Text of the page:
To provide access to the digitized collections without breaking any copyright laws, Leiden University Library built a copyright module for their Islandora-based repository. The project was not just about building a technical solution, but also addressed policy, metadata, and workflows. A fine-grained system of access rights was set up, distinguishing conditions based on metadata, IP address, authentication and user role.

      Using XML Schema with Embedded Schematron Rules for MODS Quality Control in a Digital Repository / Code4Lib Journal

      The Michigan State University Libraries Digital Repository relies primarily on MODS descriptive metadata to convey meaning to users and to improve discoverability and access to the libraries’ unique information resources. Because the repository relies on this metadata for so much of its functionality, it’s important that records are of consistently high quality. While creating a metadata guidelines document was an important step in assuring higher-quality metadata, the volume of MODS records made it impossible to evaluate metadata quality without some form of automated quality assessment. After considering several possible tools, an XML Schema with embedded Schematron rules was ultimately chosen for its customizability and capabilities. The two tools complement each other well: XML Schemas provide a concise method of dictating the structure of XML documents and Schematron adds more robust capabilities for writing detailed rules and checking the content of XML elements and attributes. By adding the use of this Schema to our metadata creation workflow, we’re able to catch and correct errors before metadata is entered into the repository.

      Are we still working on this? A meta-retrospective of a digital repository migration in the form of a classic Greek Tragedy (in extreme violation of Aristotelian Unity of Time) / Code4Lib Journal

      In this paper we present a retrospective of a 2.5 year project to migrate a major digital repository system from one open source software platform to another. After more than a decade on DSpace, Oregon State University’s institutional repository was in dire need of a variety of new functionalities. For reasons described in the paper, we deemed it appropriate to migrate our repository to a Samvera platform. The project faced many of the challenges one would expect (slipping deadlines, messy metadata) and many that one might hope never to experience (exceptional amounts of turnover and uncertainty in personnel, software, and community). We talk through our experiences working through the three major phases of this project, using the structure of the Greek Tragedy as a way to reflect (with Stasimon) on these three phases (Episode). We then conclude the paper with the Exodus, wherein we speak at a high level of the lessons learned in the project including Patience, Process, and Perseverance, and why these are key to technical projects broadly. We hope our migration story will be helpful to developers and repository managers as a map of development hurdles and an aspiration of success.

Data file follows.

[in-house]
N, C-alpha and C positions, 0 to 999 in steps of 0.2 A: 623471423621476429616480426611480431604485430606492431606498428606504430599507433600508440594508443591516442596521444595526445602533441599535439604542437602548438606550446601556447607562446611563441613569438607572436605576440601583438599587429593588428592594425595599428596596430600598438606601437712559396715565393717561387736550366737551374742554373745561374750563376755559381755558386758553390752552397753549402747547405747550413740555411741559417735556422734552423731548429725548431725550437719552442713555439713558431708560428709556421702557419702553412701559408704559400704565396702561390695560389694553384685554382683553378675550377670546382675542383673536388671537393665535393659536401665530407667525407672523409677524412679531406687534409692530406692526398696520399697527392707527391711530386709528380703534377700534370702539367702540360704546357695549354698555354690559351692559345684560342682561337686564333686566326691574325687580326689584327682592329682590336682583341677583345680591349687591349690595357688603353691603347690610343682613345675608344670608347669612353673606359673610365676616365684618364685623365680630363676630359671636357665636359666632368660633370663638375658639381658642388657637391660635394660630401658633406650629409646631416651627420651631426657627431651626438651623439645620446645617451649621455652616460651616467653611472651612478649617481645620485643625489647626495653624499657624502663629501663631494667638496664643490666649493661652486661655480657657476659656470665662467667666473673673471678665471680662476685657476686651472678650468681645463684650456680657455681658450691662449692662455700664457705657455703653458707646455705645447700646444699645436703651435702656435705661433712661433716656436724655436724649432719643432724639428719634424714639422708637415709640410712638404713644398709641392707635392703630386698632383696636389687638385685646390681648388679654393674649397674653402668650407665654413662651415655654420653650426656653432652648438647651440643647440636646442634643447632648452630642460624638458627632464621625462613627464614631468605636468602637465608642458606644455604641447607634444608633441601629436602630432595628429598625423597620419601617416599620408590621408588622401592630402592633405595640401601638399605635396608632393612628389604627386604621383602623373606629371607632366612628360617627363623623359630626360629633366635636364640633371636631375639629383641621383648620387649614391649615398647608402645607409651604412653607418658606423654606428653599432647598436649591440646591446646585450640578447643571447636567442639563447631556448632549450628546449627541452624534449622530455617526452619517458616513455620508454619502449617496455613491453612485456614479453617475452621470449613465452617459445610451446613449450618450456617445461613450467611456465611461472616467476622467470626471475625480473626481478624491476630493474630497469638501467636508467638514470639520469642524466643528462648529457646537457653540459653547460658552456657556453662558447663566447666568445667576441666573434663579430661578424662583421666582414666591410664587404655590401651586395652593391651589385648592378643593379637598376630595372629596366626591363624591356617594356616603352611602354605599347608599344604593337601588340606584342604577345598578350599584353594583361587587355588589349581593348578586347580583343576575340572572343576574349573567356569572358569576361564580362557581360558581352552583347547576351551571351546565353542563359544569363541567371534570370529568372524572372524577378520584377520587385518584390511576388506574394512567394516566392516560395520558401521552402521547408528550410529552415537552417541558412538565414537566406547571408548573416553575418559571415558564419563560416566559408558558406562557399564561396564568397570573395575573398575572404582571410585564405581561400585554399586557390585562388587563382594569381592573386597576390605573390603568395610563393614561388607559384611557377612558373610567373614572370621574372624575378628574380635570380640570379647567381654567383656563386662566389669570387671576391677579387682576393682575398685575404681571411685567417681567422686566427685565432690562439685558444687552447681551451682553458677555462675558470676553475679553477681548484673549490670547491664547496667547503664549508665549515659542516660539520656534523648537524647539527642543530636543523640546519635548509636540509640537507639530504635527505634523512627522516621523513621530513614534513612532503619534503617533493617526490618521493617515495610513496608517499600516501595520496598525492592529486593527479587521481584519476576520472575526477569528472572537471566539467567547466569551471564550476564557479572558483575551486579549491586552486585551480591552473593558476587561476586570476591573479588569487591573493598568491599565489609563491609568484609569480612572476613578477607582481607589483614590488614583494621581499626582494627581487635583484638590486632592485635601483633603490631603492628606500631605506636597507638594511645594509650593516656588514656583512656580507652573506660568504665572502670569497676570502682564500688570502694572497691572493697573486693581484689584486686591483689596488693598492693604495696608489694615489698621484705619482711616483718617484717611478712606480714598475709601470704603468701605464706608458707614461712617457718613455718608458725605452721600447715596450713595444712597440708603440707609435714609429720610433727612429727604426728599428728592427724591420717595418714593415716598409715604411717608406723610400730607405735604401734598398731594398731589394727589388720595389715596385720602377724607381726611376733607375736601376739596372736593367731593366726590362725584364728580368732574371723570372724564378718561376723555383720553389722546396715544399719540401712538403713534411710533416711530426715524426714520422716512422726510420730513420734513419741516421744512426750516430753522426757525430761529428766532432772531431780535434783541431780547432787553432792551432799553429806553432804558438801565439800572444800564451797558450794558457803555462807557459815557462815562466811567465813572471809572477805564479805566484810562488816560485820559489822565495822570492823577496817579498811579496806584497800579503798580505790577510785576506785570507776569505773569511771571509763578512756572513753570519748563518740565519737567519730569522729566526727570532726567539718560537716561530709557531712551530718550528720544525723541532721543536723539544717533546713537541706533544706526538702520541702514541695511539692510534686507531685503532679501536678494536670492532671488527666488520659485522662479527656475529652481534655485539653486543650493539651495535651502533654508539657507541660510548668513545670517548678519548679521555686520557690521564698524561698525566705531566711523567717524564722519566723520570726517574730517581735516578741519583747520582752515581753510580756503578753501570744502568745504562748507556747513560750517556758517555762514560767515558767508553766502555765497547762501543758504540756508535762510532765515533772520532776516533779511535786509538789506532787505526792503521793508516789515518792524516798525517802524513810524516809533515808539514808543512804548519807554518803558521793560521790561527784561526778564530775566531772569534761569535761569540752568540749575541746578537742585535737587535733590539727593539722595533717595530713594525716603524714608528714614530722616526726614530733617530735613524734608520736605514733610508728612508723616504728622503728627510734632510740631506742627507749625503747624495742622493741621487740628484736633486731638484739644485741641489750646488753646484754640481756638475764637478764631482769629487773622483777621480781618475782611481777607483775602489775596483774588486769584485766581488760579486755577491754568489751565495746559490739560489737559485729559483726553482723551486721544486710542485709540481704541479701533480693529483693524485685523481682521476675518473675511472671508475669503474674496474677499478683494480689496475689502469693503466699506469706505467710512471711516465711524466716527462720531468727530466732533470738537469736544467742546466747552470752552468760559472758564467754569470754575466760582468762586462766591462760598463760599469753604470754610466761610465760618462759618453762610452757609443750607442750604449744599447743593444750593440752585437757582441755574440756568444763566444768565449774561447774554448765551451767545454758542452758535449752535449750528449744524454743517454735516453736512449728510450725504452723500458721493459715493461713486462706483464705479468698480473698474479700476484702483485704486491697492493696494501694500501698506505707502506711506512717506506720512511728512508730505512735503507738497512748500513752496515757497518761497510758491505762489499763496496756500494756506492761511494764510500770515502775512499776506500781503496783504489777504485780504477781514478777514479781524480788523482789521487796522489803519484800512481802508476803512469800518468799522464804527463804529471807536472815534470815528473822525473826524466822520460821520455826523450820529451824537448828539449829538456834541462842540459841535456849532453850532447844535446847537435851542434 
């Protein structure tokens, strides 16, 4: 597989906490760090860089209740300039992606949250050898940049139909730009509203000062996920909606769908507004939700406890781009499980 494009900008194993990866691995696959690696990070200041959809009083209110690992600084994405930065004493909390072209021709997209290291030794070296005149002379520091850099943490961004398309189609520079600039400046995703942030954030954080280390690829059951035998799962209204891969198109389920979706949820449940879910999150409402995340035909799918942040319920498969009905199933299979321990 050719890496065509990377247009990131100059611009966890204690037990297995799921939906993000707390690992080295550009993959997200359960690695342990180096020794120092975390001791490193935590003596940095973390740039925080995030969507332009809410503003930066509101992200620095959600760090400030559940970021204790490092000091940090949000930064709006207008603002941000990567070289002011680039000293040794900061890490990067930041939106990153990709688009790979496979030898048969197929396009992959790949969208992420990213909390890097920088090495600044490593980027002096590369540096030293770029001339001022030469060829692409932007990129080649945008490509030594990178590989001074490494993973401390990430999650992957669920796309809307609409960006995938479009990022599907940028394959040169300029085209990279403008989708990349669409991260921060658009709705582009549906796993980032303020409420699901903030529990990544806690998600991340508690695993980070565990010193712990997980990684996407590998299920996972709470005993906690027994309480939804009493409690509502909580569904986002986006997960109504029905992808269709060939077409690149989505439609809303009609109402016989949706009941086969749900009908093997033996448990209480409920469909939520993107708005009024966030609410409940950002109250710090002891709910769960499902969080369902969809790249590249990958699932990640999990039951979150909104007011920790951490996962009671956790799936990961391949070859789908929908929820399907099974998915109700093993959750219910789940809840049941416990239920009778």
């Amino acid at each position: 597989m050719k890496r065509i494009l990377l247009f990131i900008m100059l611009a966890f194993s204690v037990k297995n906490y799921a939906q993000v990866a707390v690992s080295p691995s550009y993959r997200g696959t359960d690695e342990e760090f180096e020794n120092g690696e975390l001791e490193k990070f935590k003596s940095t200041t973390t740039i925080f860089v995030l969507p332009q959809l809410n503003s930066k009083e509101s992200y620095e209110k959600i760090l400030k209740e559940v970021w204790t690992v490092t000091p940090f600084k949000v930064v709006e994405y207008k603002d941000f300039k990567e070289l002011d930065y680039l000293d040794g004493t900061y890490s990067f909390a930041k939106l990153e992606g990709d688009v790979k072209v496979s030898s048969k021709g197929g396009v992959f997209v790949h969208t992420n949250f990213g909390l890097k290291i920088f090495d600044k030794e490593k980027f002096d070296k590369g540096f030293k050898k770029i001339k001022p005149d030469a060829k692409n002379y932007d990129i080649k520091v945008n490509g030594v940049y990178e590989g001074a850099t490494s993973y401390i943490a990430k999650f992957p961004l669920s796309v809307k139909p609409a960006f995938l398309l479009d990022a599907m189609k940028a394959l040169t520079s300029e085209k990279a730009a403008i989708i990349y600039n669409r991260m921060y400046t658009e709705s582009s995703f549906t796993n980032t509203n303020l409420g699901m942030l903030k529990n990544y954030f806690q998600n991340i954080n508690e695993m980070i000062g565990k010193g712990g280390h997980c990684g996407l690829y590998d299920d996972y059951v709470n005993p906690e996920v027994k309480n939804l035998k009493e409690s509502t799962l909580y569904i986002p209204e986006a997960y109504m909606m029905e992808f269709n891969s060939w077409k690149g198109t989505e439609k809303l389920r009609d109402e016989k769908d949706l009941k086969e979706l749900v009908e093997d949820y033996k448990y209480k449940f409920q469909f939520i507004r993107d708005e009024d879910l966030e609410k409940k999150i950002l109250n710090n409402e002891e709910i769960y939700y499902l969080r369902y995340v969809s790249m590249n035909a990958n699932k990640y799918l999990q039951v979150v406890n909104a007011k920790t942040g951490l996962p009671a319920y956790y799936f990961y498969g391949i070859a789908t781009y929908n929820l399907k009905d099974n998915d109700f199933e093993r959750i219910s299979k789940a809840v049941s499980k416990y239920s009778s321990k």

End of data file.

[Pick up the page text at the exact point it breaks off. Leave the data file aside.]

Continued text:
Spinning Communication to Get People Excited About Technological Change / Code4Lib Journal

      Many organizations struggle with technological change. Often, the challenges faced are due to fear of change from stakeholders within the institution. Users grow accustomed to certain user interfaces, to processes associated with a specific system, and they can be frustrated when they have to revisit how they interact with a system, especially one that they use on a daily basis. This article will discuss how to acknowledge the fears associated with technological change and will suggest communication tactics and strategies to ease transitions. Specific scenarios and examples from the author’s experiences will be included.

      Machine Learning and the Library or: How I Learned to Stop Worrying and Love My Robot Overlords / Code4Lib Journal

      Machine learning algorithms and technologies are becoming a regular part of daily life - including life in the libraries. Through this article, I hope to: * To introduce the reader to the basic terminology and concepts of machine learning * To make the reader consider the potential ethical and privacy issues that libraries will face as machine learning permeates society * To demonstrate hypothetical possibilities for applying machine learning to circulation and collections data using TensorFlow/Keras and open datasets Through these goals, it is my hope that this article will inspire a larger, ongoing conversation about the utility and dangers of machine learning in the library (and concurrently society as a whole). In addition, the tripartite division of the article is meant to make the material accessible to readers with different levels of technical proficiency. In approaching the first two goals, the discussion is focused on high level terms and concepts, and it includes specific public cases of machine learning (ab)use that are of broad interest. For the third goal, the discussion becomes more technical and is geared towards those interested in exploring practical machine learning applications in the library.

      Assessing the Potential Use of High Efficiency Video Coding (HEVC) and High Efficiency Image File Format (HEIF) in Archival Still Images / Code4Lib Journal

      Both HEVC (ISO/IEC 23008–2) video compression and the HEIF (ISO/IEC 23008-12) wrapper format are relatively new and evolving standards. Though attention has been given to their recent adoption as a JPEG replacement for more efficient local still image use on consumer electronic devices, the standards are written to encompass far broader potential application. This study examines current HEVC and HEIF tools, and the standards’ possible value in the context of digital still image archiving in cultural heritage repositories.